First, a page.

Published On: Mon, Jun 2nd, 2014

Danelectro 59M-NOS Review

Blue is the colour, lipstick is the game, and this limited edition Danelectro combines recycled components with the Led Zep upgrade and some nutty new finishes. Review by Richard Purvis


Description: Semi-acoustic guitar. Made in Korea
Price: £449
Contact: John Hornby Skewes – 0113 286 5381 –

Now that the recession’s finished, you’re probably reading this on the balcony of a luxury beach house in St Lucia, rocking gently in a hammock while you wait for the servants to bring you another pineapple and coconut smoothie. Ah, the pure turquoise of those sandy shallows is every bit as intense as it looked in the brochure, isn’t it? But now look at the finish on this guitar, and suddenly your Caribbean idyll looks like a stagnant backwater of the River Trent. Hot dang. Turquoise doesn’t get more turquoise than this.

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Not that you’d know it if you worked in the Danelectro stockroom – the name they’ve given to this vivid hue, for some psychedelically-inspired reason, is Baby Come Back Blue. Check the panel on the right for the other daft options dreamed up for this double-cutaway Dano, a guitar that looks otherwise identical to the black-only ‘Jimmy Page’ model. There is another difference, however, and the clue to that is in the name.

It’s strange to think that the modern Danelectro company has been around long enough to have anything that could be described as NOS (new old stock), but that’s the story with these pickups. Apparently, Danelectro discovered a batch of unused lipstick pickups dating back 15 years – which might not seem that long but does, to be fair, put them in a whole different century. Maybe they were in a box marked ‘lipsticks’ and someone delivered them to Estée Lauder by mistake.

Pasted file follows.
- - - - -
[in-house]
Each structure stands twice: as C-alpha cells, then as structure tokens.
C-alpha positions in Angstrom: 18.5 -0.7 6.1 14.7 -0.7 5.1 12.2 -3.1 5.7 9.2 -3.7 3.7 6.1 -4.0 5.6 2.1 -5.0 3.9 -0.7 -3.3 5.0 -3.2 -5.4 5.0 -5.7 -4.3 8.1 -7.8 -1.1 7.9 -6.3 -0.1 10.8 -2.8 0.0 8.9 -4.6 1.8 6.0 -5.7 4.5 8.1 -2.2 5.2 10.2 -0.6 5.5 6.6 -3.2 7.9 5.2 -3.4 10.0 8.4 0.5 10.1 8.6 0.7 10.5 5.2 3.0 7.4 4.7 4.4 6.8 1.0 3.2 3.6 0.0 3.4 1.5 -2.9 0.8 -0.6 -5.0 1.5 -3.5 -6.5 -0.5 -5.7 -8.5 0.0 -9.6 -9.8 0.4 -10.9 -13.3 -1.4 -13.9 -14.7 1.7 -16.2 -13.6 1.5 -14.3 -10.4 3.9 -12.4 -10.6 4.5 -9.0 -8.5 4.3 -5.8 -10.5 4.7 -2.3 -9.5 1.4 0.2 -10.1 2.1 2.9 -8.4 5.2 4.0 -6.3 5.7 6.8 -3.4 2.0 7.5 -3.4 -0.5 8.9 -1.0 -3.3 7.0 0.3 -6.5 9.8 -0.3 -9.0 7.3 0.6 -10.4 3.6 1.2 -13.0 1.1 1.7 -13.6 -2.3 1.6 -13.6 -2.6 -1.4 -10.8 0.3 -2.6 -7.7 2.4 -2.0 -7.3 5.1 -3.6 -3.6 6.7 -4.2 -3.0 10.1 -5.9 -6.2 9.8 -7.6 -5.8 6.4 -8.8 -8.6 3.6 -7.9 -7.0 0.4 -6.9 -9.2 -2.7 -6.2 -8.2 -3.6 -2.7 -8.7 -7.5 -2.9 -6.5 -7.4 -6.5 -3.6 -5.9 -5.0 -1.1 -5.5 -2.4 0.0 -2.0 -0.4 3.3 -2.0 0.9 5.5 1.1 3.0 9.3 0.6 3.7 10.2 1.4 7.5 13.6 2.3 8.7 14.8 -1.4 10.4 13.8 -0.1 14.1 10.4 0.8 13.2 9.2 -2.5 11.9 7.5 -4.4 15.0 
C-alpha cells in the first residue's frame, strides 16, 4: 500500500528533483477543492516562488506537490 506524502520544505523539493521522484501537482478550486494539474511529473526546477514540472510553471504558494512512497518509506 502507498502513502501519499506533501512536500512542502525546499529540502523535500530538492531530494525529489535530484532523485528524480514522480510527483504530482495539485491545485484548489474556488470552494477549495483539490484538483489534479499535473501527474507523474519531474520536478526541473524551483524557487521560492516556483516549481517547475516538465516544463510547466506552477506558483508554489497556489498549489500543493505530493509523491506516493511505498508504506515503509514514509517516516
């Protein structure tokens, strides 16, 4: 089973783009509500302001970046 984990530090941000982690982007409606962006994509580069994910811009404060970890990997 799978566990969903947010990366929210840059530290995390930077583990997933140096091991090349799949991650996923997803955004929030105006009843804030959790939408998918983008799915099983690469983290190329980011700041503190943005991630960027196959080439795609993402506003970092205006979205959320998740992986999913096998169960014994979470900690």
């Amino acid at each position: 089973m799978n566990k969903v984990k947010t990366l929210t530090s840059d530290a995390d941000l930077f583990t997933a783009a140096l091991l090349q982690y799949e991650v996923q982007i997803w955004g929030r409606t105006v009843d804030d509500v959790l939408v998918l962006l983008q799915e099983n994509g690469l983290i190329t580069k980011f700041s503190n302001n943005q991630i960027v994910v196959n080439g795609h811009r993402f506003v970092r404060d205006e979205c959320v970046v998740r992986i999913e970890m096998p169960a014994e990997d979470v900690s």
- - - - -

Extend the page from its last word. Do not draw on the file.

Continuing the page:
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Anyway, did someone mention Jimmy Page? His favourite lo-fi twanger throughout the Led Zep years was a 1961 Danelectro 3021, in black, to which he fitted a Badass bridge. The replica of this guitar was launched a few years ago (not an official signature model, though the bridge was a fairly obvious clue) and, pickups aside, the ’59M-NOS shares its basic spec. Mind you, anyone wanting to recreate Page’s finest Dano moments should note two facts: first, he used his mostly for slide, so if our test guitar’s slick action is anything to go by you’ll need to raise the bridge a tad; and second, he didn’t fit that Badass until some time around 1980, when the levee had long since broken and the band’s career was pretty much finished.

The Badass is a clever and efficient piece of hardware, combining the individually adjustable saddles of a tunomatic with the solidity of an all-in-one wraparound bridge/tailpiece. Danelectro’s ‘Badass-style’ unit has been recessed into the body and gives the instrument a slightly more aggressive and serious look than the usual chrome and rosewood affair. It’s not as pretty, though.

Everything else looks as it should. The sweeping white scratchplate is attached by just three screws, and the concentric volume/tone knobs have dinky little markers on the top that look like embedded ball bearings. There’s a nice swirly texture to the cream-coloured binding tape on the sides, which is more neatly applied than some we’ve seen, although the overlapping section where the two ends meet isn’t quite bang-on. The nut is aluminium and you’ll notice there’s a trussrod cover – just a simple piece of plastic held on by a single screw, but it echoes the white of the scratchplate and brings an extra touch of harmony to the whole design.